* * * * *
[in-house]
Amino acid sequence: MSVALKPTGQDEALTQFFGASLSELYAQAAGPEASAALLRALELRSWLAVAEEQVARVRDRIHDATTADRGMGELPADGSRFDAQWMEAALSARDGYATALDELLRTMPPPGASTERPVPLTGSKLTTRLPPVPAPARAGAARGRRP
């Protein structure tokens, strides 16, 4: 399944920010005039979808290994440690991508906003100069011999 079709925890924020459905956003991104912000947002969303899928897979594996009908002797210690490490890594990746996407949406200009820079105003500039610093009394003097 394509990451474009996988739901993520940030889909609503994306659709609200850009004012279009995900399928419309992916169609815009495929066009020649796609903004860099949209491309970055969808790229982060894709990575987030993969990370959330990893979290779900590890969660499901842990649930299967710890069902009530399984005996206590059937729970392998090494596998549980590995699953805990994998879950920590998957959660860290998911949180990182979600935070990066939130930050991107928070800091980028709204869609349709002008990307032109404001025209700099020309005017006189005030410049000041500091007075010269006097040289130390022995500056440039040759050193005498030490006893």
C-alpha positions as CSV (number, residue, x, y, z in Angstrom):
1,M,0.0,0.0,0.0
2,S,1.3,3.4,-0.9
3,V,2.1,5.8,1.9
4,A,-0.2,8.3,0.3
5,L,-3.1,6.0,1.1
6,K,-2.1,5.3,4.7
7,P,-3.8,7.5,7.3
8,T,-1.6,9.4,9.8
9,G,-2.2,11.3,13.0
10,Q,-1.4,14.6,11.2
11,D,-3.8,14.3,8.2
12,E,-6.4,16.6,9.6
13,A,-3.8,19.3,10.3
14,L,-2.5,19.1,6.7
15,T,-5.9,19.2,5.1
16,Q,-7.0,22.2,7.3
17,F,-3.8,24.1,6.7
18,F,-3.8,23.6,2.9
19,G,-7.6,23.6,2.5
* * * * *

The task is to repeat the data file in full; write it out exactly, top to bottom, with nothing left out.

[in-house]
Amino acid sequence: MSVALKPTGQDEALTQFFGASLSELYAQAAGPEASAALLRALELRSWLAVAEEQVARVRDRIHDATTADRGMGELPADGSRFDAQWMEAALSARDGYATALDELLRTMPPPGASTERPVPLTGSKLTTRLPPVPAPARAGAARGRRP
């Protein structure tokens, strides 16, 4: 399944920010005039979808290994440690991508906003100069011999 079709925890924020459905956003991104912000947002969303899928897979594996009908002797210690490490890594990746996407949406200009820079105003500039610093009394003097 394509990451474009996988739901993520940030889909609503994306659709609200850009004012279009995900399928419309992916169609815009495929066009020649796609903004860099949209491309970055969808790229982060894709990575987030993969990370959330990893979290779900590890969660499901842990649930299967710890069902009530399984005996206590059937729970392998090494596998549980590995699953805990994998879950920590998957959660860290998911949180990182979600935070990066939130930050991107928070800091980028709204869609349709002008990307032109404001025209700099020309005017006189005030410049000041500091007075010269006097040289130390022995500056440039040759050193005498030490006893």
C-alpha positions as CSV (number, residue, x, y, z in Angstrom):
1,M,0.0,0.0,0.0
2,S,1.3,3.4,-0.9
3,V,2.1,5.8,1.9
4,A,-0.2,8.3,0.3
5,L,-3.1,6.0,1.1
6,K,-2.1,5.3,4.7
7,P,-3.8,7.5,7.3
8,T,-1.6,9.4,9.8
9,G,-2.2,11.3,13.0
10,Q,-1.4,14.6,11.2
11,D,-3.8,14.3,8.2
12,E,-6.4,16.6,9.6
13,A,-3.8,19.3,10.3
14,L,-2.5,19.1,6.7
15,T,-5.9,19.2,5.1
16,Q,-7.0,22.2,7.3
17,F,-3.8,24.1,6.7
18,F,-3.8,23.6,2.9
19,G,-7.6,23.6,2.5